Village Update #2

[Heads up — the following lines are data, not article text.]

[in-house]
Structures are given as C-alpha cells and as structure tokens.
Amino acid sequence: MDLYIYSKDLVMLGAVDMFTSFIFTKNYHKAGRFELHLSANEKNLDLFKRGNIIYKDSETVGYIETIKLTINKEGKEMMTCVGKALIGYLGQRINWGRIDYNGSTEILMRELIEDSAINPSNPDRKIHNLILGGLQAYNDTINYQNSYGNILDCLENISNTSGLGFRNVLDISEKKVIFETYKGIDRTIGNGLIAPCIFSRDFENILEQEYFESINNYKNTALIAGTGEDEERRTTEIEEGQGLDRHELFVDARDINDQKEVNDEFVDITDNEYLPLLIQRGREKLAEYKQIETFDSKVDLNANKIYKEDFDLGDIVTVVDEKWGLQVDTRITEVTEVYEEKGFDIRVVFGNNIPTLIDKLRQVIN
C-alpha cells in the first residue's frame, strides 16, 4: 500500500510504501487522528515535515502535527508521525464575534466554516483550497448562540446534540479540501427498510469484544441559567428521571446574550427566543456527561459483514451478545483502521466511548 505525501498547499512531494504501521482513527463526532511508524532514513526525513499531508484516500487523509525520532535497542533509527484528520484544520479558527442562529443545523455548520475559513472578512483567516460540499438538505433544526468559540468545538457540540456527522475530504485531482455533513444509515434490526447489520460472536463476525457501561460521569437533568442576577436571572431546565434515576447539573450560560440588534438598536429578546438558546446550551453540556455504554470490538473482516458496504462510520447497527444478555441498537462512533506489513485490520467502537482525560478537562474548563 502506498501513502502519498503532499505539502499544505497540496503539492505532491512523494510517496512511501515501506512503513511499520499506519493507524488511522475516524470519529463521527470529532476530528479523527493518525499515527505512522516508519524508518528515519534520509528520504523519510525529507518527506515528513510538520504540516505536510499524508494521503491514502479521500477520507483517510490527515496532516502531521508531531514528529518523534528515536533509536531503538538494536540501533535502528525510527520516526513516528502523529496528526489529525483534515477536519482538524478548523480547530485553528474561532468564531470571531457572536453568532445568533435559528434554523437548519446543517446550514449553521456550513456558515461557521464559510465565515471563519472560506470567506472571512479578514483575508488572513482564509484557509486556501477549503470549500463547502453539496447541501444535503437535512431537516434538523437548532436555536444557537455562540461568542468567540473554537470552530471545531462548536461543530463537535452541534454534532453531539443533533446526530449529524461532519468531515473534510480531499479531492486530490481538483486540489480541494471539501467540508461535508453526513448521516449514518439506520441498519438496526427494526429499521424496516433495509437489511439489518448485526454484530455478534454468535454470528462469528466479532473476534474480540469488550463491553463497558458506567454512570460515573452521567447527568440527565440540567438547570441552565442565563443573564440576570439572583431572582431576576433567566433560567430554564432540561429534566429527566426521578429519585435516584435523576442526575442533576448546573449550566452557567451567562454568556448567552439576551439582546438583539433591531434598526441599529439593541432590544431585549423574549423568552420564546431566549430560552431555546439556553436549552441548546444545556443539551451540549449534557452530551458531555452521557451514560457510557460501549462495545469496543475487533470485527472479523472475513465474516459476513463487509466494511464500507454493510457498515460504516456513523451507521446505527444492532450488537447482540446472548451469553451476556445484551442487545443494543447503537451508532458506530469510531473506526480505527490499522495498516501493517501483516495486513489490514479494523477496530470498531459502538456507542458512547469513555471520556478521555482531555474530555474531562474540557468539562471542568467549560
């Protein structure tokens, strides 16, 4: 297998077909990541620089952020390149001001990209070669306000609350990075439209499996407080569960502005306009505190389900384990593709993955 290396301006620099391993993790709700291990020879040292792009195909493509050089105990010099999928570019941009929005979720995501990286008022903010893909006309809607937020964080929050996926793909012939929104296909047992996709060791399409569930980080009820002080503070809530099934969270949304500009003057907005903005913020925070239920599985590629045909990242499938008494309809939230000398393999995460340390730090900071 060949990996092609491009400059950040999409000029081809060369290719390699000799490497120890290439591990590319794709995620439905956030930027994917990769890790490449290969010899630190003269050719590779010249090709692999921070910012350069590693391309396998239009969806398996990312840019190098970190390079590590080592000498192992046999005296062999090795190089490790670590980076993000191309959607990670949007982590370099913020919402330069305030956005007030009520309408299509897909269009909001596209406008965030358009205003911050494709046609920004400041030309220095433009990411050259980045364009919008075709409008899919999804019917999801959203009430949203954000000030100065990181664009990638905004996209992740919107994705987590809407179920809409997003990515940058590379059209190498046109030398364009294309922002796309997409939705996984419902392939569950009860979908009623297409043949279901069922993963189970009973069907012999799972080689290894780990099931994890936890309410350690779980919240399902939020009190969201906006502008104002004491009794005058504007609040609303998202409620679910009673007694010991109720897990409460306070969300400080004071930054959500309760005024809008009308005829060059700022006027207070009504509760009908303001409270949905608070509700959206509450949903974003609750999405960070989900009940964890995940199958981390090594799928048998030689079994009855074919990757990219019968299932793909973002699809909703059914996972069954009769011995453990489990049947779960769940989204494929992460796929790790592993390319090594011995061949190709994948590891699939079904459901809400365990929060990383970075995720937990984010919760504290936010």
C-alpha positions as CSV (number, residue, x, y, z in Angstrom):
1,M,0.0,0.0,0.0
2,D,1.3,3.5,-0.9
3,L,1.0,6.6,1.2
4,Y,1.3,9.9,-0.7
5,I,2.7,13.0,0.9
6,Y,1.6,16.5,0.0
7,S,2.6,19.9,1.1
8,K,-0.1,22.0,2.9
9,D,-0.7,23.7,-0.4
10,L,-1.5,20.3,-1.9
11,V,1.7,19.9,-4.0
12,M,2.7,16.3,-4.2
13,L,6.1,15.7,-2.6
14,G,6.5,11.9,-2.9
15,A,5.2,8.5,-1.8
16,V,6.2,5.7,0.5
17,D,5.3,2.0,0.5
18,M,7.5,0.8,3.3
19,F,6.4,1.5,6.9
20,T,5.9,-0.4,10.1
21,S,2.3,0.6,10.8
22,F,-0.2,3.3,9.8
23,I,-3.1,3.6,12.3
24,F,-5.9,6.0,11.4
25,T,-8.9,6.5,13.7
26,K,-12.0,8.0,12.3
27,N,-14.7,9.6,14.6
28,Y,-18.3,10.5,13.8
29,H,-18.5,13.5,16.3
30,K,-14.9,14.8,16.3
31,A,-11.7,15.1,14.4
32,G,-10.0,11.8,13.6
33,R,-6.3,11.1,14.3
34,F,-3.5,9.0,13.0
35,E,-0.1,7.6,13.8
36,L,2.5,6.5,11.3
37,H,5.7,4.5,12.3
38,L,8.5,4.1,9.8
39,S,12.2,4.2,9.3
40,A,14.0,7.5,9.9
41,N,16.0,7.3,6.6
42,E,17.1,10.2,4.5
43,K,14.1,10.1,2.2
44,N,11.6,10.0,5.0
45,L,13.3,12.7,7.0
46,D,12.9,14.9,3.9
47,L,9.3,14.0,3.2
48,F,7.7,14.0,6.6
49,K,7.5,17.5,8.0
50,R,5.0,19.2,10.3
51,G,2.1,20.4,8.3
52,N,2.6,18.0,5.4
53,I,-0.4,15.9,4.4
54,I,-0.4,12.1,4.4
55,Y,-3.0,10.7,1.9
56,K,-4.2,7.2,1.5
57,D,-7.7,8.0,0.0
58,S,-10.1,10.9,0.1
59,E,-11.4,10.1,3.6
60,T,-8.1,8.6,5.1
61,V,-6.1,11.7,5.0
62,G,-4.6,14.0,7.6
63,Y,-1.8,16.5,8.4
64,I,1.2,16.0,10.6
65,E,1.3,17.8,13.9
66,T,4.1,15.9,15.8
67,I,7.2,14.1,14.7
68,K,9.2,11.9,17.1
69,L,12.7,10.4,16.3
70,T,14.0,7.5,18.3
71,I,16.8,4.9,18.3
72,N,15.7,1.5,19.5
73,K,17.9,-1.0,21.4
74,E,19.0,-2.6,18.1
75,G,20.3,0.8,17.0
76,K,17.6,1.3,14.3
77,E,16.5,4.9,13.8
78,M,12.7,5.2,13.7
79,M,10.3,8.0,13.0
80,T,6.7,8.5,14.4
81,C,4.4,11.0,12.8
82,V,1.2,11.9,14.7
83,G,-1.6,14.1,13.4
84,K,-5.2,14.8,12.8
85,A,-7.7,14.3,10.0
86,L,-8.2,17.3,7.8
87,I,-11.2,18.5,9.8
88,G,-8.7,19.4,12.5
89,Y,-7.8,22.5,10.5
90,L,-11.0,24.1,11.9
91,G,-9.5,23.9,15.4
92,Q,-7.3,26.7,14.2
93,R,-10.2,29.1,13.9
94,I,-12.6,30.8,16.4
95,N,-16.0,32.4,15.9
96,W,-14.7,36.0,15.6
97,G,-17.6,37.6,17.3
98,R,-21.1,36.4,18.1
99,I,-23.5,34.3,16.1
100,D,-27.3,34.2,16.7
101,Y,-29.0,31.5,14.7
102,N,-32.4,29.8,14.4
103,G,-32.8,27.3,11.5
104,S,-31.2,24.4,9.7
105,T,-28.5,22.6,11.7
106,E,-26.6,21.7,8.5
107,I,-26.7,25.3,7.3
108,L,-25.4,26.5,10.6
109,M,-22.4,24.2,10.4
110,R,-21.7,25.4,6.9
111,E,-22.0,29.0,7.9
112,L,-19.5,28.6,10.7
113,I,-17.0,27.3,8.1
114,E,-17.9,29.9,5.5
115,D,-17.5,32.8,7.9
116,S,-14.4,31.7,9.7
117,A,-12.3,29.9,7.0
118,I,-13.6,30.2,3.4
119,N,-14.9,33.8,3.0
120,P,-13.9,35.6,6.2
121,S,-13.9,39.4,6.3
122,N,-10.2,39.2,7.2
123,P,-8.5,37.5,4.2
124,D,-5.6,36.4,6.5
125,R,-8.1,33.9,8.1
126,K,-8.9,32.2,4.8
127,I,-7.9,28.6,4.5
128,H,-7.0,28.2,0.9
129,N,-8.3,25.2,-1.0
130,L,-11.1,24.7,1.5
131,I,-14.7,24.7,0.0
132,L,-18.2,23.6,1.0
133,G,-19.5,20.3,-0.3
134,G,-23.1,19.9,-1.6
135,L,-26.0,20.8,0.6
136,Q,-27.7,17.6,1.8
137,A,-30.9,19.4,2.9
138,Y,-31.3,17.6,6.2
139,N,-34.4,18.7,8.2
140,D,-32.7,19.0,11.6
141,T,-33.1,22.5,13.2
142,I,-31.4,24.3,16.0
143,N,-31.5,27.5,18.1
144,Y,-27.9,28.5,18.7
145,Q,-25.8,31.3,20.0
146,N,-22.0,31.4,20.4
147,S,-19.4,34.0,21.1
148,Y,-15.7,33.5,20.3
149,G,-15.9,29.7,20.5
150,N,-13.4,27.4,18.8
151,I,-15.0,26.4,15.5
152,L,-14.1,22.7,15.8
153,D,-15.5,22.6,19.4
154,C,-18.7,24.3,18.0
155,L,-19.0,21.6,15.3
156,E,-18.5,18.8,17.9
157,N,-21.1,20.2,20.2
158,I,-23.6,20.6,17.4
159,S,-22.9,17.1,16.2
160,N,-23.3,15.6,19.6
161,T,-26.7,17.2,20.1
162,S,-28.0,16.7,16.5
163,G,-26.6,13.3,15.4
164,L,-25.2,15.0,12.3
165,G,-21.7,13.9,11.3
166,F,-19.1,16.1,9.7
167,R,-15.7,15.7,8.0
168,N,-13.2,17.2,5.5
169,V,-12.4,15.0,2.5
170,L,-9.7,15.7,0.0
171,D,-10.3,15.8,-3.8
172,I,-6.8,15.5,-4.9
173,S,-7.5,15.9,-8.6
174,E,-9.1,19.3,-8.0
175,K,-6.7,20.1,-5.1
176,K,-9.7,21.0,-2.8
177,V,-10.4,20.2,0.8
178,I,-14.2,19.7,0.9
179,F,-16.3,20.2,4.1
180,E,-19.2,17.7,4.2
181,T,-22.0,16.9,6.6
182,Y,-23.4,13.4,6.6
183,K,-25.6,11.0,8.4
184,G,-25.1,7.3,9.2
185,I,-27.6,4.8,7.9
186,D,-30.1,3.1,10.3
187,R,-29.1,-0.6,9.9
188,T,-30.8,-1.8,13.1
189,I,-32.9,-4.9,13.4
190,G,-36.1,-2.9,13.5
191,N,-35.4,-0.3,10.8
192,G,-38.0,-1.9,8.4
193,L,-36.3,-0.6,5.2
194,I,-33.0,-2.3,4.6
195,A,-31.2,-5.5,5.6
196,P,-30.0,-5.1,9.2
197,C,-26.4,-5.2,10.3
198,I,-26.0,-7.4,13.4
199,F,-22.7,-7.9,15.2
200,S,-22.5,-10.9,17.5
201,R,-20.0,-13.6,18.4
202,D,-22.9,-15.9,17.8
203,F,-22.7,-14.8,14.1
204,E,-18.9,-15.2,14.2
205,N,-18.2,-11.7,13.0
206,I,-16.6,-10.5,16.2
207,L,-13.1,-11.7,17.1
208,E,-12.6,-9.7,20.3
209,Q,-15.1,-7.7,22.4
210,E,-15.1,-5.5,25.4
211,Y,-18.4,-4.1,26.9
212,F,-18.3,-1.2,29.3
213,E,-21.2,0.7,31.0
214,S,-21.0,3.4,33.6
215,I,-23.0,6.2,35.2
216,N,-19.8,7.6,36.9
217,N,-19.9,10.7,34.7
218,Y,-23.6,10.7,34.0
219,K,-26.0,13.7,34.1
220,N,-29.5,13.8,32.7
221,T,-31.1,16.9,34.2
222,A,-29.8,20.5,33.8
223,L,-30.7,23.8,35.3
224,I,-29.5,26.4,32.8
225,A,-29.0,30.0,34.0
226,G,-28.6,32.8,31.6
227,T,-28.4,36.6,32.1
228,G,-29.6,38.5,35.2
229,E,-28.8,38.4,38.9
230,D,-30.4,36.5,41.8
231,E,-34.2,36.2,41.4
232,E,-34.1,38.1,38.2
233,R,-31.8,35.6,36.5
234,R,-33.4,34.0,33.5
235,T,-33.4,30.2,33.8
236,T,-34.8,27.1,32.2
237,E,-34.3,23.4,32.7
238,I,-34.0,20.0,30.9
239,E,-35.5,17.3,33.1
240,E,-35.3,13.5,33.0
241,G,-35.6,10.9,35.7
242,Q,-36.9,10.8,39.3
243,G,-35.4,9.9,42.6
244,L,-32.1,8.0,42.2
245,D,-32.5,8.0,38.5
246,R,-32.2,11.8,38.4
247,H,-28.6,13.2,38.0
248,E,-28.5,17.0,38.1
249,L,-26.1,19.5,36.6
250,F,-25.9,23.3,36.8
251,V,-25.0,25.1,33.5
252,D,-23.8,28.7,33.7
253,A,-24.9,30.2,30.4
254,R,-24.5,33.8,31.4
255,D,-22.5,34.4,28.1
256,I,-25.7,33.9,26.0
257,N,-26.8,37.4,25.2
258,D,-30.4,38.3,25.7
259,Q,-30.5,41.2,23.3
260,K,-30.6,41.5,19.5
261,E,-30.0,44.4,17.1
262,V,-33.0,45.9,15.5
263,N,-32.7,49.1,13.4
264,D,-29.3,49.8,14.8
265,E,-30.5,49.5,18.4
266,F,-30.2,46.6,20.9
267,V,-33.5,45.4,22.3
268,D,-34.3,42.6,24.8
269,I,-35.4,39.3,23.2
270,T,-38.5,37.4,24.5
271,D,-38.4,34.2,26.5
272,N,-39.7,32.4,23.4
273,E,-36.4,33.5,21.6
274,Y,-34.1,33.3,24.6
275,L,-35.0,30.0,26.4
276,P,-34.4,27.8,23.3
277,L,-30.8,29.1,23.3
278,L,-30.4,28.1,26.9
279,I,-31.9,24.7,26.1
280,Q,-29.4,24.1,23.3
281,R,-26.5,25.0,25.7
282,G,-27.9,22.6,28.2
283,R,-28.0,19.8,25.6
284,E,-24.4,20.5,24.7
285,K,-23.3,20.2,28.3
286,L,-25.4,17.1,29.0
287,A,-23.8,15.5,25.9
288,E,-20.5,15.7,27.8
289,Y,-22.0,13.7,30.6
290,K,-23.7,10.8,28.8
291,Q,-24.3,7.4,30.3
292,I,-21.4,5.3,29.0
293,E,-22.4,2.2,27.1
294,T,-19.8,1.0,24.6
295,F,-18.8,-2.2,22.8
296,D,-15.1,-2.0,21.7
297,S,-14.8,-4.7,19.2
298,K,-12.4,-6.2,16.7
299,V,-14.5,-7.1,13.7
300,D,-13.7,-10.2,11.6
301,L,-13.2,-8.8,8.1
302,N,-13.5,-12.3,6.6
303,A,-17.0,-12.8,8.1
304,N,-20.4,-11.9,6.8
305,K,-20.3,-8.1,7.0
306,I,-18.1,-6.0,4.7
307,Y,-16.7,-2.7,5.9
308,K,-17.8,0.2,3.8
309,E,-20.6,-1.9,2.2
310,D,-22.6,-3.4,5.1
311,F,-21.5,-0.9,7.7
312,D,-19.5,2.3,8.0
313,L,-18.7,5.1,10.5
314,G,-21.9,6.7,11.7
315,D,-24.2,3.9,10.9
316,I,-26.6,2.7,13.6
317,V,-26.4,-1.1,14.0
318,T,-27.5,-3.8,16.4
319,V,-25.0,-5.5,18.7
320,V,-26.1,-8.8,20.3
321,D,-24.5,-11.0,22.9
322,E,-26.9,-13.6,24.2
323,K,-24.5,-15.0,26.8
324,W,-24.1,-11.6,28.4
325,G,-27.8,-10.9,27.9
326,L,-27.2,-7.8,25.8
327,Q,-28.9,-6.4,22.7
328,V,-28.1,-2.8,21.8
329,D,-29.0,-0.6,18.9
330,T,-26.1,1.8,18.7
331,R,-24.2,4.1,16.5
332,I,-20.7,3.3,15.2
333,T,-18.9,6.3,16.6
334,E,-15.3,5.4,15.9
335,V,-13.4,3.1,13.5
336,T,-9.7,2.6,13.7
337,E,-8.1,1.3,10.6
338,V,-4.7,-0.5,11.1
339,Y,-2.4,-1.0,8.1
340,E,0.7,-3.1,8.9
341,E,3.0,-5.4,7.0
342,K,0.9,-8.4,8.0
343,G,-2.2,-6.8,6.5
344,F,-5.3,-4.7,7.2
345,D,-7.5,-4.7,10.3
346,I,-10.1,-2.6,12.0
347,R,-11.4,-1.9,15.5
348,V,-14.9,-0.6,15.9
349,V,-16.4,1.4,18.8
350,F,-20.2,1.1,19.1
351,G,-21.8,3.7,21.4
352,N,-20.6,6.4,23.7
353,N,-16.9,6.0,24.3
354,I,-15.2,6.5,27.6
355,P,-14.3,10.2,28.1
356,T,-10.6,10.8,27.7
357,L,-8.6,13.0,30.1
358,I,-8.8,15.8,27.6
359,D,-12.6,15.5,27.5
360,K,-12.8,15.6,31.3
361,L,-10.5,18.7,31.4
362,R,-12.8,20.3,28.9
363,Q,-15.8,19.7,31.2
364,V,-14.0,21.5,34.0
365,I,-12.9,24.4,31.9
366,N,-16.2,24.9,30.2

One of the most interesting things about Indonesia is the contrasts. This is true of village life as well. There is the contrast between the modern and the ancient. The people go out into the rice fields, laboring for hours at end, picking rice by hand and carrying it back to the village…where it is hulled by a gas powered machine. They depend on the river for water and fish. They carry river water up to their homes for use and they go down to the river to bath with soap and shampoo, wash dishes with liquid detergent and laundry with a national brand powder. The sun directs their lives. They get up at dawn, go out to work if it isn’t raining and work all day til dusk when the return home…and in some homes start a generator so they can watch Indonesian satellite TV all evening. Sometimes they cook with wood…but more and more with kerosene. There is the contrast between relationship and progress. Though the government and other agencies have often sought to help the people progress, they choose keeping good relationships with their fellow people than security or growth. They will abandon rather than offend if they can. And they will give up at the slightest hint of discouragement from the community. They willingly choose poverty over the slightest bit of relational stress. They often want change, but fear to pay the price. And there is the contrast between the Truth and beliefs they hold onto. Though many of the people here have heard the Truth and many have it in Indonesian, because it is not in their mother tongue they do not understand and believe. Or, if they do believe, they cannot grow to maturity and continue to fear the spirits they once served. They lack the knowledge and commitment to reach out to others with the Truth, because the Truth is not yet their own. The old beliefs and traditions still influence and control the people, though often only the forms remain and the meaning they once held is long lost. And understand the meaning of the Truth remains elusive because of the language barrier. Modernity is coming to the village. Progress is as well. Nothing can keep them at bay. And they travel swiftly. And the Truth is coming to them too, in a way they can understand and grow with if they choose to. But it’s a long, hard road to get there. And time is short.